Oregon Law Would Give Farmers Right to Sue GMO Patent Owners

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Jeffrey Johnson is a legal writer with a focus on personal injury. He has worked on personal injury and sovereign immunity litigation in addition to experience in family, estate, and criminal law. He earned a J.D. from the University of Baltimore and has worked in legal offices and non-profits in Maryland, Texas, and North Carolina. He has also earned an MFA in screenwriting from Chapman Univer...

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UPDATED: Jul 16, 2021

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A bill introduced in Oregon would give farmers the right to sue the owners of patents for genetically modified organisms (GMOs) when those GMOs end up in their fields.

The bill provides:

If a genetically engineered organism is present on land, and no owner or lawful occupant of the land has at any time given permission for the presence of the genetically engineered organism on the land, an aggrieved person holding a beneficial interest in the land may bring an action against the patent holder. The person may seek, and a court may award, a sum of money equal to treble the economic damages to the beneficial interest resulting from the presence of the genetically engineered organism on the land.

According to the East Oregonian, a farmer who supports the bill said:

Creeping bentgrass that’s genetically engineered to tolerate glyphosate herbicides escaped control in Eastern Oregon, and the crop’s patent holder should be responsible for control costs as it spreads.

According to US News, other Oregon bills that would have allowed local government to regulate genetically engineered crops recently failed.

Patent Owners Sue Farmers

This is the flip side to cases by plant patent owners, such as Monsanto, against farmers for growing genetically engineered seeds without authorization, as I wrote about here.

In a 2011 Federal Court decision in the case of Monsanto Co. v. Bowman, the court awarded $84,000 in damages against an Indiana farmer named Bowman.

Bowman bought seeds containing Monsanto’s Roundup Ready® technology from a Monsanto-licensed seed producer.  The contract prohibited Bowman from saving any of the resulting crop of soybeans for replanting in future years.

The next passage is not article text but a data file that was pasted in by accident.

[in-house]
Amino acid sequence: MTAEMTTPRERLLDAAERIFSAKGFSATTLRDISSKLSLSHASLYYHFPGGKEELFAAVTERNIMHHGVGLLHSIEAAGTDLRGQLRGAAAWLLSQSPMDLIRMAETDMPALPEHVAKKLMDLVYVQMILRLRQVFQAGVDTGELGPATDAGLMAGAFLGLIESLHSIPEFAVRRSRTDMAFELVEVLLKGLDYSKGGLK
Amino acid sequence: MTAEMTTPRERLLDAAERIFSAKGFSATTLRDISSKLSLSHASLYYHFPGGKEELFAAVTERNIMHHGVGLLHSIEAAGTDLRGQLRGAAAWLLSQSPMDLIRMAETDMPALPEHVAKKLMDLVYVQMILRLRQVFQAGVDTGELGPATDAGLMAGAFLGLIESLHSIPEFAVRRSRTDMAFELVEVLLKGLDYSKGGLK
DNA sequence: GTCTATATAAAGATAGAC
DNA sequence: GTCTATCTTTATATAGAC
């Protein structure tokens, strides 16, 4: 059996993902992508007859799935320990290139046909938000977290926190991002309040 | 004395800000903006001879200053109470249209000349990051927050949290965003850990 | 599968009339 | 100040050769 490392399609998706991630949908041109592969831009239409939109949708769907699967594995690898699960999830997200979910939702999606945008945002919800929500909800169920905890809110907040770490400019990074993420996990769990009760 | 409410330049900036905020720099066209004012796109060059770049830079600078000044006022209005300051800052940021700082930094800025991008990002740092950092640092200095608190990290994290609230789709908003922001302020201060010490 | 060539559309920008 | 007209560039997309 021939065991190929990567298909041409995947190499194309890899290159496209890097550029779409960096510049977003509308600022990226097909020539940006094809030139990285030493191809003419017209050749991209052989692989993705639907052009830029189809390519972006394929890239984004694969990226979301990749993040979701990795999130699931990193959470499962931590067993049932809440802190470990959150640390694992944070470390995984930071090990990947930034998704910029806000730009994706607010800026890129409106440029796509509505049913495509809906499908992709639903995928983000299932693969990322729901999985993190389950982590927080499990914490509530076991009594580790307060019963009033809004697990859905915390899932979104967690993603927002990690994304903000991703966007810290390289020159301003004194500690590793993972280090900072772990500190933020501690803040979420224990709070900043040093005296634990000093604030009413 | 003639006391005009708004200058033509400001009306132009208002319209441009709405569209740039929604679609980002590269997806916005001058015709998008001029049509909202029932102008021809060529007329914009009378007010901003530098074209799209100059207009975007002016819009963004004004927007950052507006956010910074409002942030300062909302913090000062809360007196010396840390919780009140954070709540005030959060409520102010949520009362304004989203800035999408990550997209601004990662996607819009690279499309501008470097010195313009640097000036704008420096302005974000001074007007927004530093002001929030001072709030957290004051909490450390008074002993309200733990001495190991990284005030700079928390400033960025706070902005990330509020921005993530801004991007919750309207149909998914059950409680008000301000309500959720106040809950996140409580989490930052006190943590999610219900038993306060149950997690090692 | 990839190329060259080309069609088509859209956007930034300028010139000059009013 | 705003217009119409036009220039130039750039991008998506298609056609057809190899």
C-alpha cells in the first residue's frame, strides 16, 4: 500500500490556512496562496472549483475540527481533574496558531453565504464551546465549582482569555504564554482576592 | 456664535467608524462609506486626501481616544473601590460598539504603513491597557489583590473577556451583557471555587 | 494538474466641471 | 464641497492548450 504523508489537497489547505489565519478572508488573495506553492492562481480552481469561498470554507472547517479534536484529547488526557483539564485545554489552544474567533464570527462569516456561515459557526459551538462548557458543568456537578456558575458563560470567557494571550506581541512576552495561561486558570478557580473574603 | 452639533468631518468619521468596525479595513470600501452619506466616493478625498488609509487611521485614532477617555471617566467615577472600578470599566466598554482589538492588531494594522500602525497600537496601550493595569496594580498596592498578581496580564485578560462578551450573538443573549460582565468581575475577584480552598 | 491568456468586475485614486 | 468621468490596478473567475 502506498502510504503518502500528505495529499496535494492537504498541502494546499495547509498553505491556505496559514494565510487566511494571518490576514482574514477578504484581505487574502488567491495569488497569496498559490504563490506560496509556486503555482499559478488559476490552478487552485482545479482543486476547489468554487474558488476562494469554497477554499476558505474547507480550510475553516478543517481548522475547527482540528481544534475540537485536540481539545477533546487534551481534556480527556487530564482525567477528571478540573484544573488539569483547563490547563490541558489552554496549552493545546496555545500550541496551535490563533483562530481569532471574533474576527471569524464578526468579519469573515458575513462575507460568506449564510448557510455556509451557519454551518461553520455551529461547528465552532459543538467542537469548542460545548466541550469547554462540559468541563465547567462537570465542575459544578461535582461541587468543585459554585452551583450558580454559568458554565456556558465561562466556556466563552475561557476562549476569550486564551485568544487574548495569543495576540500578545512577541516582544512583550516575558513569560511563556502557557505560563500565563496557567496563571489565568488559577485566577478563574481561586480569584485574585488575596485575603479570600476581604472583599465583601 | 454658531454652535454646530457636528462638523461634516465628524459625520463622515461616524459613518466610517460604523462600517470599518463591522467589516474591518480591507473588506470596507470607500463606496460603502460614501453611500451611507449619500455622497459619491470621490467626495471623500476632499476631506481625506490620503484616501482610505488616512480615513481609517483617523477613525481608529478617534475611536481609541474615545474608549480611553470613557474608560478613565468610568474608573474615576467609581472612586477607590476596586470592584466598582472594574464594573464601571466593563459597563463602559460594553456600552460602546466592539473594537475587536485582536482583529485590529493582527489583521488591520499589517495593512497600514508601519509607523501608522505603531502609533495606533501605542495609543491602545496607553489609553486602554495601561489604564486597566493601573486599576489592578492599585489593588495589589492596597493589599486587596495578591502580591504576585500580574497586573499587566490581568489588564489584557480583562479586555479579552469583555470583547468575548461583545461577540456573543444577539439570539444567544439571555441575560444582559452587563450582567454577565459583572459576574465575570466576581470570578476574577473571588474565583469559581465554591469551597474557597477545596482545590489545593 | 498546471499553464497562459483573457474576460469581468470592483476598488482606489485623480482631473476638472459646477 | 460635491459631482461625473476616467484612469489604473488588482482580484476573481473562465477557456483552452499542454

To plant a second, late-season crop, Bowman bought cheaper “commodity” seeds. These are seeds from different sources, including from farms that grow Roundup Ready® soybeans. 

Monsanto didn’t prohibit soybeans grown from its seeds from being sold as commodity seeds, and over 90 percent of Indiana’s soybeans are herbicide-resistant varieties.  Bowman saved seeds from this second crop to replant.

Monsanto found that 300 acres of Bowman’s second-crop soybean seeds contained its patented technology and sued him for patent infringement.

Patent Exhaustion

Bowman raised the defense of patent exhaustion. Under the exhaustion doctrine, the first sale of a patented item exhausts the patentee’s rights in that item, including the right to control how it may be used.

However, the Federal Circuit held that the doctrine didn’t apply where an infringer used a patented self-replicating technology — such as a seed.

The case made it all the way to the Supreme Court, which held:

Under the doctrine of patent exhaustion, the authorized sale of a patented article gives the purchaser, or any subsequent owner, a right to use or resell that article. Such a sale, however, does not allow the purchaser to make new copies of the patented invention. The question in this case is whether a farmer who buys patented seeds may reproduce them through planting and harvesting without the patent holder’s permission. We hold that he may not.

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